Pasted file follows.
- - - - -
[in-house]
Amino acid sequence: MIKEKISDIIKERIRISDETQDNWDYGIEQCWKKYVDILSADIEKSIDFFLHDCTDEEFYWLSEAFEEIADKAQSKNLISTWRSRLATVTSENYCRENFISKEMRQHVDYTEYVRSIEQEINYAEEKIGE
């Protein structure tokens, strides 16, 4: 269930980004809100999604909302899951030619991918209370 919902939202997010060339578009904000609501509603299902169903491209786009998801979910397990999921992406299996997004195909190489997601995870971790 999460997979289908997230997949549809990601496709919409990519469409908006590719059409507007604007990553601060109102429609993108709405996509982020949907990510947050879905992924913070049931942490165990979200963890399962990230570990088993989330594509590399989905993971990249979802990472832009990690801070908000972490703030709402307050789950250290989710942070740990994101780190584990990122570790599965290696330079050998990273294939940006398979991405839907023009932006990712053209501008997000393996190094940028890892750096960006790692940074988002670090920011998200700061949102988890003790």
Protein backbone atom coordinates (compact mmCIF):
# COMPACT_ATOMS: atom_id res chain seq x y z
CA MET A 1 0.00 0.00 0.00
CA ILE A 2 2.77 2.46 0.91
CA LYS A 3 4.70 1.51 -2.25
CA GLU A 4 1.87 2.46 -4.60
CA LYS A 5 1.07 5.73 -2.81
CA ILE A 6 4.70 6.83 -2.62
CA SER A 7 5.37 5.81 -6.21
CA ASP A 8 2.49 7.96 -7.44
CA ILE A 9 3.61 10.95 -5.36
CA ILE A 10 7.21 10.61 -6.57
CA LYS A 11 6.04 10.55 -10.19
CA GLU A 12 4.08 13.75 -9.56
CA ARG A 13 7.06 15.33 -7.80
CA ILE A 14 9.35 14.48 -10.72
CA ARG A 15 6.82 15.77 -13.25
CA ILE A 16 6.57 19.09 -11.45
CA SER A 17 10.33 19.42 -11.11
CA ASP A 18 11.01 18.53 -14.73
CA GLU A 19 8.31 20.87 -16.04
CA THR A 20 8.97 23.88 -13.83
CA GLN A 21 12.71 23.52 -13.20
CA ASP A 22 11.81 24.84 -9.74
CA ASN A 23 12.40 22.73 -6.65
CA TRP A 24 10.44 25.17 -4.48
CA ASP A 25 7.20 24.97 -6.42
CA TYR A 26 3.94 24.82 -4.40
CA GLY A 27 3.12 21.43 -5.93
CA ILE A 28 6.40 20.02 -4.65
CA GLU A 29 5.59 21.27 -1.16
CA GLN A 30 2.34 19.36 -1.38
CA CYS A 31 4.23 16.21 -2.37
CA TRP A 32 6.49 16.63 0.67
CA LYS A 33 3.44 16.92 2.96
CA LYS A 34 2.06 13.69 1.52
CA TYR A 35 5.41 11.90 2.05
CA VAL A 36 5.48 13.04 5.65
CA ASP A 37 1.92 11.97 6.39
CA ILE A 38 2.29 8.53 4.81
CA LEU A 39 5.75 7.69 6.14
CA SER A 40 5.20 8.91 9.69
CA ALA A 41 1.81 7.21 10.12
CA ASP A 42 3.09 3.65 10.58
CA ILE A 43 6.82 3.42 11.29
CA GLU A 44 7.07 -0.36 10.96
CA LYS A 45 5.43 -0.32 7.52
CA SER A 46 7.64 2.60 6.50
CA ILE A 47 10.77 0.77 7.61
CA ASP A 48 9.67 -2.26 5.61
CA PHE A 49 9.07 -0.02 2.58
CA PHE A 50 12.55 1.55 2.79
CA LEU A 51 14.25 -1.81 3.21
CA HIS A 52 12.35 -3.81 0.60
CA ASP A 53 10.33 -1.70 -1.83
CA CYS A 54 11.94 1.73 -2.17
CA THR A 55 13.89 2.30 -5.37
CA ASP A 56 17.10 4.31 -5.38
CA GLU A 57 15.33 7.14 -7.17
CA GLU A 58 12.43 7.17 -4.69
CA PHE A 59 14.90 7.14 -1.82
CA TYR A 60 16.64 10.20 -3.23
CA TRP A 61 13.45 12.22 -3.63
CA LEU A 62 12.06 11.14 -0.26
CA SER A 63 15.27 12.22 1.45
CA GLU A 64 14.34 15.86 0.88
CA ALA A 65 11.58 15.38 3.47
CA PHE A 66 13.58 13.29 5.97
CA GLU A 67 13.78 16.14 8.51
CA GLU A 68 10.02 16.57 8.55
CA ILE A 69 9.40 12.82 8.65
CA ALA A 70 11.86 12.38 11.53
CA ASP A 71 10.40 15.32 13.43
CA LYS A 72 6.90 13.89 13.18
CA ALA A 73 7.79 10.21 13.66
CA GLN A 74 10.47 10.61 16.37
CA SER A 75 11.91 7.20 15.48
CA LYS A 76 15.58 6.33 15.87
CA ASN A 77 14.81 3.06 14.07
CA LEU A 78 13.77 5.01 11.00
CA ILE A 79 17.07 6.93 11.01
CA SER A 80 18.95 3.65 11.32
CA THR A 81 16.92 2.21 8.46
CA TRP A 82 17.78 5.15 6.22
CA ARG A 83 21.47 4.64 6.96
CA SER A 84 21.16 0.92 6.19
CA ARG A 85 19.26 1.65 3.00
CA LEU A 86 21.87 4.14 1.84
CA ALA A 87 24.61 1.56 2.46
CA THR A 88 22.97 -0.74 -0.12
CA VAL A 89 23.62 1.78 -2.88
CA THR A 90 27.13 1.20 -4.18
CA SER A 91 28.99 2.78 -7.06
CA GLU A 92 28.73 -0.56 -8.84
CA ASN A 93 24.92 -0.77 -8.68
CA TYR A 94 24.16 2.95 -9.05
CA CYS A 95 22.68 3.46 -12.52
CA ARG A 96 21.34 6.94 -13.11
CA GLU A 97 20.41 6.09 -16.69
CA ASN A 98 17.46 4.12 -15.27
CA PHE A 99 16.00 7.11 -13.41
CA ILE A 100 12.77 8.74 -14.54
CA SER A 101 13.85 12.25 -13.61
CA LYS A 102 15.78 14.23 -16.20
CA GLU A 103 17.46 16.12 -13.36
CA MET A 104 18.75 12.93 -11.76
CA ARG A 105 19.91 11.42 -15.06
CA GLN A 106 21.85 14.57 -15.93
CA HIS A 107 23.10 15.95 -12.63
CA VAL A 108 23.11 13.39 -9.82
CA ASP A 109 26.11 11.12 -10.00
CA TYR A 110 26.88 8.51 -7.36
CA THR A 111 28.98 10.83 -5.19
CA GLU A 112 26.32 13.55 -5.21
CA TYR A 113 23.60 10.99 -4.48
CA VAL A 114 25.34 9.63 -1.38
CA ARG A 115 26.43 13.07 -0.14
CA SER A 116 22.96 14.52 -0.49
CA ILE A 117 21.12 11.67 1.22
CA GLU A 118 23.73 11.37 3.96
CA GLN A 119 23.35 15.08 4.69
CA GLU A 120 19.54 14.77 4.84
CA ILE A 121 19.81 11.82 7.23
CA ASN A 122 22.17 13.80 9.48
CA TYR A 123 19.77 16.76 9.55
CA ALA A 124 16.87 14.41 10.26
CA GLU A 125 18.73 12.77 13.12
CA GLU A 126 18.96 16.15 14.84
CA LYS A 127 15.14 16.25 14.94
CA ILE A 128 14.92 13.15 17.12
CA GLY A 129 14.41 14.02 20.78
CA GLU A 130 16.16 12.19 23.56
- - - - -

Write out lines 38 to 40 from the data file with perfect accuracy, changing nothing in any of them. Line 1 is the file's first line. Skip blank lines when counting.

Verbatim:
CA LYS A 33 3.44 16.92 2.96
CA LYS A 34 2.06 13.69 1.52
CA TYR A 35 5.41 11.90 2.05